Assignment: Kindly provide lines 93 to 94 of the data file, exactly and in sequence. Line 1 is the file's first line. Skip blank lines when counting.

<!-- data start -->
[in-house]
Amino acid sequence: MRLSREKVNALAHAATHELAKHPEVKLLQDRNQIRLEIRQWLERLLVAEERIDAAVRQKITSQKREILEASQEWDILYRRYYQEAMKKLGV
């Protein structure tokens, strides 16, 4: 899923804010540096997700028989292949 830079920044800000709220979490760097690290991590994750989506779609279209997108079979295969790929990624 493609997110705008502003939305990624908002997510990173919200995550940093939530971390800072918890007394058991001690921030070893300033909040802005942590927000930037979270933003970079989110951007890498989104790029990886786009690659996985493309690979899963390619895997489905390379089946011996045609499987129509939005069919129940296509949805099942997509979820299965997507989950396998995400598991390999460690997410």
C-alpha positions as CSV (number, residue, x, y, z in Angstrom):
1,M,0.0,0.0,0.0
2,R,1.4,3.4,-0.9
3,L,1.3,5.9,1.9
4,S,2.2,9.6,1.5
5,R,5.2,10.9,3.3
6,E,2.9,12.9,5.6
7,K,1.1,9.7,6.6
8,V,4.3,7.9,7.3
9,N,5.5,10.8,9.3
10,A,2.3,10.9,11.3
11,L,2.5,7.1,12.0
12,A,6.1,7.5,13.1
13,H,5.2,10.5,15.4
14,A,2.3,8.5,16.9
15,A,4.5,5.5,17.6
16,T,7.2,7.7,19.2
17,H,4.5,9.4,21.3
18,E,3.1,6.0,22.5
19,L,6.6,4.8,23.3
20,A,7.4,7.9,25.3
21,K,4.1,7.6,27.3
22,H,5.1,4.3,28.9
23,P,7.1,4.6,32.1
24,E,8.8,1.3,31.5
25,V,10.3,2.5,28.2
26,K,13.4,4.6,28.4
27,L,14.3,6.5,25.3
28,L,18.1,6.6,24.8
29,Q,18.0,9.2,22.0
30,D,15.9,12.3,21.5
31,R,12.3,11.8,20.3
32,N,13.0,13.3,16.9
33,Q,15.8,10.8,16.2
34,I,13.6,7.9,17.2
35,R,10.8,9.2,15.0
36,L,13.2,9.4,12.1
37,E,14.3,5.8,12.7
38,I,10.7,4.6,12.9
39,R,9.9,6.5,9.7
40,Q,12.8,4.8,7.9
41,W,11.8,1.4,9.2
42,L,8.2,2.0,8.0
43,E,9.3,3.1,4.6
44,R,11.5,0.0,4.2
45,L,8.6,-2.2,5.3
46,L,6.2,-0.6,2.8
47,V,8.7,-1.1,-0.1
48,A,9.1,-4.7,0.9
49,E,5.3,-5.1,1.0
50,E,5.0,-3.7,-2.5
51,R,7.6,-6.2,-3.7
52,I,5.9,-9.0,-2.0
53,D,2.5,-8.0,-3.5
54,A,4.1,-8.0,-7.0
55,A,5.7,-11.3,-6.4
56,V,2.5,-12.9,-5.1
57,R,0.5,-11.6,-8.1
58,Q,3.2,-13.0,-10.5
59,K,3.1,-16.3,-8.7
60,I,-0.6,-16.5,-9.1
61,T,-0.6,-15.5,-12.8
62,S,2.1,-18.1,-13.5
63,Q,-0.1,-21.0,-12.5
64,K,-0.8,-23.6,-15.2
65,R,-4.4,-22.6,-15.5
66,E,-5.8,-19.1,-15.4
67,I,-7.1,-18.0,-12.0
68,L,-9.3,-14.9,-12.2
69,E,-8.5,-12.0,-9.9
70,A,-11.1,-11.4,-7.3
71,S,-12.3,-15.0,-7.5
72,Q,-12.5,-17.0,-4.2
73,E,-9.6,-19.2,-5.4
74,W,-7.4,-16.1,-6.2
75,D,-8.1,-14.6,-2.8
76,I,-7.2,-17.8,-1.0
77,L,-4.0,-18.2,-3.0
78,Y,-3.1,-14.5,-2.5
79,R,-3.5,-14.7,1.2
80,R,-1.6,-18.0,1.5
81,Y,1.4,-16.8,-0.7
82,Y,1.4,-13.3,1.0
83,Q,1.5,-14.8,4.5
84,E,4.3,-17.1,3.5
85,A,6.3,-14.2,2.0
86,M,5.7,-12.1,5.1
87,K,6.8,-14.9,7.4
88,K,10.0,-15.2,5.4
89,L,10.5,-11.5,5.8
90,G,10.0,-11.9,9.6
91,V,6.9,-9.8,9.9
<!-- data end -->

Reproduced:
89,L,10.5,-11.5,5.8
90,G,10.0,-11.9,9.6